Apple has insisted on full control over its iTunes App Store, which offers downloadable software for the iPhone and the iPod Touch. This has irked more than a few app developers, especially when their creations have been rejected for inclusion in the store, for on occasions, silly reasons.
The company won't reveal much about its mysterious and often seemingly-arbitrary process (representatives didn't respond to multiple requests to comment on this story), but we had no problem tracking down developers whose apps had been snubbed. So here are our favourite 10 iPhone apps that Apple saw fit to ban.
1. Obama Trampoline
Swamiware's Obama Trampoline game, rejected by Apple last month , lets you place one of 18 politicians onto a giant trampoline, then use his or her body to pop balloons floating across the screen. Barack Obama, John McCain, and other politicians from both parties were among the character choices.
"It's cartoony," says Swamiware President and CEO Patrick Alphonso, hoping to deflate any implications of disrespect. "It's a game."
Apple, of course, didn't see the fun, and the game didn't get in. Swamiware is now working on retooling Trampoline for another try, but the guesswork is leaving its team less than elated.
"We spent a lot of time and money on this product," Alphonso says. "It sucks to develop an app and get it rejected for reasons that you weren't aware of."
The journalist who chucked his shoe at President George W Bush missed his mark, and so too did an iPhone game based on the now-infamous incident. MyShoe, conceived by a Pakistan-based programmer, turned the iPhone's accelerometer into an apparatus for imaginary footwear-flinging.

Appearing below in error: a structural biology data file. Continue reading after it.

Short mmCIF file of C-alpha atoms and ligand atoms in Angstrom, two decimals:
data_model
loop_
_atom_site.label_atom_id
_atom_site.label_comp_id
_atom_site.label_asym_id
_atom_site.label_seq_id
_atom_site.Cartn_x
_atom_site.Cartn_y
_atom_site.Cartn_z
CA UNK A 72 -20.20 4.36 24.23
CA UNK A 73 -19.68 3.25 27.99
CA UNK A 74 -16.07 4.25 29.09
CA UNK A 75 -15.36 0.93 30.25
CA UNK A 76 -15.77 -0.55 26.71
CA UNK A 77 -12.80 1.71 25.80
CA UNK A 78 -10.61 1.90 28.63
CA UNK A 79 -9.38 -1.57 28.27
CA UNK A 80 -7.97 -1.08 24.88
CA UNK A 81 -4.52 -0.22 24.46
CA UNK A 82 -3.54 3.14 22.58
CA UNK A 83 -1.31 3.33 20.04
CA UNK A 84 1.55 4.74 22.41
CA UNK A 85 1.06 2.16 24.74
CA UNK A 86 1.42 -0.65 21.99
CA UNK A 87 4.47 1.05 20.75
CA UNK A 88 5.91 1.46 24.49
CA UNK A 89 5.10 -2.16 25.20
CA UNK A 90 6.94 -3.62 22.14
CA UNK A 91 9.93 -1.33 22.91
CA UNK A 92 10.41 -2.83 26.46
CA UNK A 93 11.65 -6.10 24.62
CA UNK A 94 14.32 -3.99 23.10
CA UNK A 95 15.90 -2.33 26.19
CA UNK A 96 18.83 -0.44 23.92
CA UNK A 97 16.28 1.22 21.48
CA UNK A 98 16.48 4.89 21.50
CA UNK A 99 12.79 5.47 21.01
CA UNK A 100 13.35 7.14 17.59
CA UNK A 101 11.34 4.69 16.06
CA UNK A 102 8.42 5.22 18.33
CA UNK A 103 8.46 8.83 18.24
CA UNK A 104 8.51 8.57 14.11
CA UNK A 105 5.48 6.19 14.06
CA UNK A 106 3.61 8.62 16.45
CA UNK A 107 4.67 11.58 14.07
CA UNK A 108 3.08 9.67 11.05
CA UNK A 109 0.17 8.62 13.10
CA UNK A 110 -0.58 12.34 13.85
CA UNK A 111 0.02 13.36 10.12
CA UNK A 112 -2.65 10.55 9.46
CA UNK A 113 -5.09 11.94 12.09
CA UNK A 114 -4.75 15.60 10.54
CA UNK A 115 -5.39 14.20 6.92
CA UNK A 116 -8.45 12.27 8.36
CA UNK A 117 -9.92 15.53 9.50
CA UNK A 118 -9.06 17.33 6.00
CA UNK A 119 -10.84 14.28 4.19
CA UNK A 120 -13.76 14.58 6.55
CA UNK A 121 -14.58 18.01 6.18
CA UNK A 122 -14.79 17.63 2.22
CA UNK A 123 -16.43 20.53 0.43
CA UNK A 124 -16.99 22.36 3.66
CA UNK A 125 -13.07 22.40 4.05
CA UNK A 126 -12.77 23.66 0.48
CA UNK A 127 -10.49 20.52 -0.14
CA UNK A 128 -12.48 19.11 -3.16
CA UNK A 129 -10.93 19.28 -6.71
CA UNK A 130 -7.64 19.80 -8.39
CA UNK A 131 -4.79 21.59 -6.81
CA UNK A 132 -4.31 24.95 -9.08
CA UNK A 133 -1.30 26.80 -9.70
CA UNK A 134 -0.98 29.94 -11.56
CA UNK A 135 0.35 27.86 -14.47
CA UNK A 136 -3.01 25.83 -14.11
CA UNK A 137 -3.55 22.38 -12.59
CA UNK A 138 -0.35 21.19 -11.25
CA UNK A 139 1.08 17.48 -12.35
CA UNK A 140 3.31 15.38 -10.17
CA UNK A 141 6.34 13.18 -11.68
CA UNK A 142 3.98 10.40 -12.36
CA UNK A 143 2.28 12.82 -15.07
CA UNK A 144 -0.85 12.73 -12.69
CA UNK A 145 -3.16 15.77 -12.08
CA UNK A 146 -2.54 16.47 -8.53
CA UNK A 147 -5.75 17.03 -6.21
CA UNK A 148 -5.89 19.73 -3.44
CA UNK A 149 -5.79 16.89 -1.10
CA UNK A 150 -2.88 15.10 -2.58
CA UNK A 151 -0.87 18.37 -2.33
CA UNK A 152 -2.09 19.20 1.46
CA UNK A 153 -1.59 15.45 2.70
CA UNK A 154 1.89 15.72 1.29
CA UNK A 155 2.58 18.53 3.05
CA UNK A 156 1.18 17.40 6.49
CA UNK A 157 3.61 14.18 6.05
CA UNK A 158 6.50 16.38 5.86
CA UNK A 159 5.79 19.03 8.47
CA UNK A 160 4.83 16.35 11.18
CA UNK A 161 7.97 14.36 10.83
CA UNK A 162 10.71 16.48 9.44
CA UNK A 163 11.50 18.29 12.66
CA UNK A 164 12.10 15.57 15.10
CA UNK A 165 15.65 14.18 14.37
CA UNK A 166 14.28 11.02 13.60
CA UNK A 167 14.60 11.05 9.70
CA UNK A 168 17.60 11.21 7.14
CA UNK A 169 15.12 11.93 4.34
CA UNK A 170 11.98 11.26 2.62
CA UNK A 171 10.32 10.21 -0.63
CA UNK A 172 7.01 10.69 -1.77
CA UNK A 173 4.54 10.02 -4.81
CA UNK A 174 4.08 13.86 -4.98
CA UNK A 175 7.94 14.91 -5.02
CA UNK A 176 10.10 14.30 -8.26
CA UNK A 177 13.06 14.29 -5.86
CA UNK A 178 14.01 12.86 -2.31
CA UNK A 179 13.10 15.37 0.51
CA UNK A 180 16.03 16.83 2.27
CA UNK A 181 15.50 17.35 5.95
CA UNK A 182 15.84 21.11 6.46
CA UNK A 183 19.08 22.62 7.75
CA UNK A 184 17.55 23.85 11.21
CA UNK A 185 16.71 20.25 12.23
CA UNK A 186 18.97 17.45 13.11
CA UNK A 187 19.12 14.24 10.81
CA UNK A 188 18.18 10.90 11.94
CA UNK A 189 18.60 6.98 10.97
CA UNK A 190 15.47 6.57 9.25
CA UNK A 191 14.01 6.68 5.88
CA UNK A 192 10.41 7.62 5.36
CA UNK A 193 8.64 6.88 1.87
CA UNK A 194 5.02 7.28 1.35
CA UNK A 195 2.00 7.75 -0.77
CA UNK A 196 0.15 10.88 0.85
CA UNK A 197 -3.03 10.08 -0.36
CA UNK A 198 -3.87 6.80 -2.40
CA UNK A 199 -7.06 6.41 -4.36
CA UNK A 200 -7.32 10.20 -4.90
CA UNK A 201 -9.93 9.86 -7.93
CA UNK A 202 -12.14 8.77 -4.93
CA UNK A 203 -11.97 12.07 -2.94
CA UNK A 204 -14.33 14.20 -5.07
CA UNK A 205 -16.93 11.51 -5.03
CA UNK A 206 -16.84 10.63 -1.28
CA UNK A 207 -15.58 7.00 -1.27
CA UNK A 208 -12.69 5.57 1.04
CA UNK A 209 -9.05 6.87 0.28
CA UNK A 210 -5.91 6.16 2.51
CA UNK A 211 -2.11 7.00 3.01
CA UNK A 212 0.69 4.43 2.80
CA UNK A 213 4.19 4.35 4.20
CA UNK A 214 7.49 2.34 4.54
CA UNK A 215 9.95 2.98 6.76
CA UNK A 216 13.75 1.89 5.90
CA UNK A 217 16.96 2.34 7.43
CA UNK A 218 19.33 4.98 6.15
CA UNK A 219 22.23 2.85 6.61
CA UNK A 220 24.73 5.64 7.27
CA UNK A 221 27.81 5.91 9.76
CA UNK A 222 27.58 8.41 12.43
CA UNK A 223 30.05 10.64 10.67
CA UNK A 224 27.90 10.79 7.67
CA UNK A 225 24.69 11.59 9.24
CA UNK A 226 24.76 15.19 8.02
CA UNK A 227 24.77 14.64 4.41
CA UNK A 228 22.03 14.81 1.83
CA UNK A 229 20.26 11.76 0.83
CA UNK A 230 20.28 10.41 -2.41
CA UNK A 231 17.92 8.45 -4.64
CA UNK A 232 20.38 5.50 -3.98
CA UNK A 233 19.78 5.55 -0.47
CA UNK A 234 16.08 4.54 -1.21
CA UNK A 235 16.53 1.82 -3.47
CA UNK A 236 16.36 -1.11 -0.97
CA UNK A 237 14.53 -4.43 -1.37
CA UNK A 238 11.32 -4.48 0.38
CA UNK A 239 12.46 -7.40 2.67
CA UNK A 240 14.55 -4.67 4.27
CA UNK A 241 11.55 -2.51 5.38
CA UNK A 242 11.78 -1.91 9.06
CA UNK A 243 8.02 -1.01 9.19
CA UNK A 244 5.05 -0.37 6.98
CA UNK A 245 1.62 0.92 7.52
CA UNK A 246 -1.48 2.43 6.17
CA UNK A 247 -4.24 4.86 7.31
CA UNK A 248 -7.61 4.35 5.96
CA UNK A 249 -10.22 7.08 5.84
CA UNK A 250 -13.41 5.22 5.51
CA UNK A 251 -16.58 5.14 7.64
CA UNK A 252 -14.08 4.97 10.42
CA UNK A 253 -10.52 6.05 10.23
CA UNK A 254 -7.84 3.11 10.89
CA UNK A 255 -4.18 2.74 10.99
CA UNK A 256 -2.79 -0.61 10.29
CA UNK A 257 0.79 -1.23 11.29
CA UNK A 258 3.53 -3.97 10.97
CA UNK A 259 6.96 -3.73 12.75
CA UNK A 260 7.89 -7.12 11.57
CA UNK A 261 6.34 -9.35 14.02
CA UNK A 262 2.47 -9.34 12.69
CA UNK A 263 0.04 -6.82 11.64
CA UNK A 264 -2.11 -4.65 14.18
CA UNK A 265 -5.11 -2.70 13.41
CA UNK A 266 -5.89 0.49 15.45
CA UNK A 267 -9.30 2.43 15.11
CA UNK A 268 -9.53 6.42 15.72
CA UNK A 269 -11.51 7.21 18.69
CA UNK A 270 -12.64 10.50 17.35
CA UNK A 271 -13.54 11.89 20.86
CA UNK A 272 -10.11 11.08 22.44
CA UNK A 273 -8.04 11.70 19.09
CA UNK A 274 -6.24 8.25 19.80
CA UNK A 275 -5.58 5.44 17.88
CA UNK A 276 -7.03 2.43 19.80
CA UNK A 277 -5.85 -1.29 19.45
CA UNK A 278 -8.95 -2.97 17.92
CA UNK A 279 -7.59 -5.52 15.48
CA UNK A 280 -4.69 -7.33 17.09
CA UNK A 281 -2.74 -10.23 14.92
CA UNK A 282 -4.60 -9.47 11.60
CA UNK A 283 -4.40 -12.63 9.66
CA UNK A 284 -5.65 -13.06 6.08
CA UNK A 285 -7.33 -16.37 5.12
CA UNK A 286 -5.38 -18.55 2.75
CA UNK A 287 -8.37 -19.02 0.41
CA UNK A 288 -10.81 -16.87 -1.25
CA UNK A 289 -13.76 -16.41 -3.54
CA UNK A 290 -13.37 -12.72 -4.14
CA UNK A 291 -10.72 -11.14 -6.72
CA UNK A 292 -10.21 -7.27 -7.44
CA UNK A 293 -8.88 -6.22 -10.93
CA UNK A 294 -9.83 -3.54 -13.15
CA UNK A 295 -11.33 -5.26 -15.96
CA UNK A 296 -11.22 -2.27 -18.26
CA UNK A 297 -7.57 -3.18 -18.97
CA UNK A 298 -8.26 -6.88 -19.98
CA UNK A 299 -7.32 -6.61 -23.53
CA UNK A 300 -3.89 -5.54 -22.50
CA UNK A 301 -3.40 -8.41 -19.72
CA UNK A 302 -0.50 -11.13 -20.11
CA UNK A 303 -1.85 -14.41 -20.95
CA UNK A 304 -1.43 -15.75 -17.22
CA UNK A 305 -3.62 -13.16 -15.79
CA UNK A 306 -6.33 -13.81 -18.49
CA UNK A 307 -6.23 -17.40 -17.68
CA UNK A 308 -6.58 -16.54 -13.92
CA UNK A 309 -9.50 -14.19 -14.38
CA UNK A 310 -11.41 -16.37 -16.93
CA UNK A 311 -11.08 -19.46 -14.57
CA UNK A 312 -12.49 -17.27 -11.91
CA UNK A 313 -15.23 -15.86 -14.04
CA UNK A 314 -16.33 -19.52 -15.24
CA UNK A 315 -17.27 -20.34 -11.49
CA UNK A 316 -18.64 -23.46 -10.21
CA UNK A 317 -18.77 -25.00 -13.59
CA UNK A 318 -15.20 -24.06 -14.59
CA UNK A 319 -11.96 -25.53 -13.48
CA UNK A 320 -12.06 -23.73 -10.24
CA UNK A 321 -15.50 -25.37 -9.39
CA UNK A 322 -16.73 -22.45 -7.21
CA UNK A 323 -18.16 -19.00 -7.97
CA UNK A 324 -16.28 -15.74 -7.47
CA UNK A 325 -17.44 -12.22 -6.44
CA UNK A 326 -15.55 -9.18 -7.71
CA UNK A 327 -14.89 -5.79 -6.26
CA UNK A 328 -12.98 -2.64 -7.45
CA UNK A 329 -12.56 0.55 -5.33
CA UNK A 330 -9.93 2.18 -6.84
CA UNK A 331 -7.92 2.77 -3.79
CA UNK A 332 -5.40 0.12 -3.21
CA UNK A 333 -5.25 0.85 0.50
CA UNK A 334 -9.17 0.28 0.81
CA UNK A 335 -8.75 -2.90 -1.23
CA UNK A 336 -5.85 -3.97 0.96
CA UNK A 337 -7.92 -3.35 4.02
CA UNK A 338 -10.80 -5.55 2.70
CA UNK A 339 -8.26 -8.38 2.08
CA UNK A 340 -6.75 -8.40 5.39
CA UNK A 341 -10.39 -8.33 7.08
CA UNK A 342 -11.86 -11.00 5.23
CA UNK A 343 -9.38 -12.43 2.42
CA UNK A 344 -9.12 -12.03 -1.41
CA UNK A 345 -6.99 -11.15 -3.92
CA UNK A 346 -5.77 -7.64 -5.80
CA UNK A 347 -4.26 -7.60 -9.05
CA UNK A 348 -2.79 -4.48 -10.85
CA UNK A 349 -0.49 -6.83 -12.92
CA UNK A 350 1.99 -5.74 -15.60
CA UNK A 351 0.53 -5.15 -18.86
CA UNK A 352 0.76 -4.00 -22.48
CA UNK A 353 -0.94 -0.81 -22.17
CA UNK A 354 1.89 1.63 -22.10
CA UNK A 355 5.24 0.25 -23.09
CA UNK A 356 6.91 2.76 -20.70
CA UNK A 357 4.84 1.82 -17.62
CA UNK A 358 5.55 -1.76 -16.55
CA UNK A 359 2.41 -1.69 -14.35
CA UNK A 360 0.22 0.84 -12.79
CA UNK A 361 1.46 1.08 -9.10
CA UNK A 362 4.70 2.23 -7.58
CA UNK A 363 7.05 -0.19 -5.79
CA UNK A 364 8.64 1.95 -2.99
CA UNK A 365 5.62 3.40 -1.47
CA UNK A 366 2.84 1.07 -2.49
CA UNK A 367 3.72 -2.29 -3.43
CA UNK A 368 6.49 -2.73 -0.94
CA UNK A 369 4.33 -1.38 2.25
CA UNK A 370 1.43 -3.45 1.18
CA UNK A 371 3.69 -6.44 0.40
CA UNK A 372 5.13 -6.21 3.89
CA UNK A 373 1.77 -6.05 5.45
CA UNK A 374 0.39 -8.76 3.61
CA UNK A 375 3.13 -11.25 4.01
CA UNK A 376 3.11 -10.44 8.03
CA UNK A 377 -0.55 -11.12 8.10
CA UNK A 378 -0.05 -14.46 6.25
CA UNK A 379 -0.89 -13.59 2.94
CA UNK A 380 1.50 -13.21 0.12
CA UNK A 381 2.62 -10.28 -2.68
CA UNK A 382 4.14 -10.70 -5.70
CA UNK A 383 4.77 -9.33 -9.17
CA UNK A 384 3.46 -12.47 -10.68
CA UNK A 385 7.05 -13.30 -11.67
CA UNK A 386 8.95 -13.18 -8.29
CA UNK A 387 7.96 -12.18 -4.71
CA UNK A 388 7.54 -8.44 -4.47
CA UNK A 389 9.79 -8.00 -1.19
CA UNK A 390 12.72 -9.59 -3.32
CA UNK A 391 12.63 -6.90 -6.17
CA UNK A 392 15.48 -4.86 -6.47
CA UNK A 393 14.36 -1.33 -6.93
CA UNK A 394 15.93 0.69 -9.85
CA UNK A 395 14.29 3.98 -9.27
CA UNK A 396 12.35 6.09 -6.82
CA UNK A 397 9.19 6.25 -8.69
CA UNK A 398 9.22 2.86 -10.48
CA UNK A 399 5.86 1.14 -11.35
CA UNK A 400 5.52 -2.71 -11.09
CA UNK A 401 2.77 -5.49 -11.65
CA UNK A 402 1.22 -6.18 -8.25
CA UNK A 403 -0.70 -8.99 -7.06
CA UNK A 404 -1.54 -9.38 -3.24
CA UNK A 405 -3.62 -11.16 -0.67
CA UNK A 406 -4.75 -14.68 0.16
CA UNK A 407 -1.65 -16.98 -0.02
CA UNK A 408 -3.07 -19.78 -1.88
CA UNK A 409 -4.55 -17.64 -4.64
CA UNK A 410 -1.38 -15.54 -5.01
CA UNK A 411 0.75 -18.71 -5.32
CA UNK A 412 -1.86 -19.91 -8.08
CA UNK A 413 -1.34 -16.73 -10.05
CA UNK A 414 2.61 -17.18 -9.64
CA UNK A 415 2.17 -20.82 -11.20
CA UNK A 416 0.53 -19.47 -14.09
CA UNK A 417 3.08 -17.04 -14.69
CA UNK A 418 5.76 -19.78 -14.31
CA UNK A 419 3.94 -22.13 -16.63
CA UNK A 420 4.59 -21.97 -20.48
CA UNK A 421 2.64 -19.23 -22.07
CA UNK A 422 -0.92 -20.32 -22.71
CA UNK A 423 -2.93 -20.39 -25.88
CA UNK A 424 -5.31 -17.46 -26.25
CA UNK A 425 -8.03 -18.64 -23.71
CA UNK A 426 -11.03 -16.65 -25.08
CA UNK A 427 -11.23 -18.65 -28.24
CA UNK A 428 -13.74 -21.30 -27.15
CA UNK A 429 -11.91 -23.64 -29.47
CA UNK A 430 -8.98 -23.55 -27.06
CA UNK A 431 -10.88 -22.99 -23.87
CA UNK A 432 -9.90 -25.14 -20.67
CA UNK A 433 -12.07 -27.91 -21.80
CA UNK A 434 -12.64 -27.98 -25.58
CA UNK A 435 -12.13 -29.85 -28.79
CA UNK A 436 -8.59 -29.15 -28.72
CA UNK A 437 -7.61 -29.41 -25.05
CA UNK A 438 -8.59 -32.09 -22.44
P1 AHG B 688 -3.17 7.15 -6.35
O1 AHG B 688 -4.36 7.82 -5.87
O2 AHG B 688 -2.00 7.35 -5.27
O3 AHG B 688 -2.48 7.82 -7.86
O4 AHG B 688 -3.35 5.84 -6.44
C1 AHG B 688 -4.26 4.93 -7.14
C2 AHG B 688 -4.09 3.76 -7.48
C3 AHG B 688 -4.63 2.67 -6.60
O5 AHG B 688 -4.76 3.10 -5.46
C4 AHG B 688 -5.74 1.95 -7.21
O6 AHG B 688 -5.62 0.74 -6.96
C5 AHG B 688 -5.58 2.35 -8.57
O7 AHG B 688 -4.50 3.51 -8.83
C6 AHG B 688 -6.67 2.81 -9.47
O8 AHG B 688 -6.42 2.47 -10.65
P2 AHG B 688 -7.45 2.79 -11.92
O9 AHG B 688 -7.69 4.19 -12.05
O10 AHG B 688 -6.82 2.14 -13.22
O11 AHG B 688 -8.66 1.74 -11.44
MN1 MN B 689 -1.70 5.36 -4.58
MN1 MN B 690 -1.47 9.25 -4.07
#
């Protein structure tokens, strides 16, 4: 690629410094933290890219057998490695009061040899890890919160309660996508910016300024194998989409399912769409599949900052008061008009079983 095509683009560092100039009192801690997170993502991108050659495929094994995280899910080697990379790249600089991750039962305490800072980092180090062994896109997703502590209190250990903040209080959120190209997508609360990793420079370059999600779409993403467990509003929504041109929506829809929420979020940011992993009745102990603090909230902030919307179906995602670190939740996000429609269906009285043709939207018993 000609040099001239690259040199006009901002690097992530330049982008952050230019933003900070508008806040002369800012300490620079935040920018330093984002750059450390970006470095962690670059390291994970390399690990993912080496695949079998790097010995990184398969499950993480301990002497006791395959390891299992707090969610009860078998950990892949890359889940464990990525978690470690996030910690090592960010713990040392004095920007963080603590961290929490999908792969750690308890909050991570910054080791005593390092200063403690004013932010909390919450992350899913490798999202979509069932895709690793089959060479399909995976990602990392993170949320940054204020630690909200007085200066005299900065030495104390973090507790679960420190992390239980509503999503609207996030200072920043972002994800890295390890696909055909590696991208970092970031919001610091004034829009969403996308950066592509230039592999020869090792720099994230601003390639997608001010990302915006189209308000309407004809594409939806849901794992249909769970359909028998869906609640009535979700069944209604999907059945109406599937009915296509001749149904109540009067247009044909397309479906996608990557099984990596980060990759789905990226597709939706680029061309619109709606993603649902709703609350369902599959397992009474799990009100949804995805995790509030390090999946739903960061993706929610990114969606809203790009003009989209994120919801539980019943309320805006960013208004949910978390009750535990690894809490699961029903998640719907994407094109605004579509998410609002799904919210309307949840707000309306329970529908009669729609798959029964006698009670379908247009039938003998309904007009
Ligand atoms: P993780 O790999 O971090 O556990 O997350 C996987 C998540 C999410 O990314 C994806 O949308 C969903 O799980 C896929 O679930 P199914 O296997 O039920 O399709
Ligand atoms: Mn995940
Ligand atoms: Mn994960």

The developer has been quoted as saying the game also let you take aim at Bin Laden and other public figures. Even so, it appears that Apple wanted to dodge the controversy, with its reviewers citing the App Store's rule against "ridiculing public figures" and flinging this idea right into the trash.
3. I Am Poor
You probably remember the ill-fated (and, most would say, ill-inspired) I Am Rich application. The $1,000 (£700) function-free program - all it did was place a silly, shiny icon on your screen - got snubbed out just days after its debut. Grabbing less attention, though, was the far more affordable alternative, I Am Poor.
Priced at $0.99 (70p), I Am Poor placed images of pot noodles, tuna and macaroni-and-cheese onto your humble home screen. Apple, however, didn't find the idea appetising and slapped a 'no user functionality' stamp on it.
"Their policies and approval are shrouded in mystery," Macia says. "Whenever an app is submitted, it seems like playing Russian roulette."
NEXT PAGE: The South Park app and other rejected by Apple
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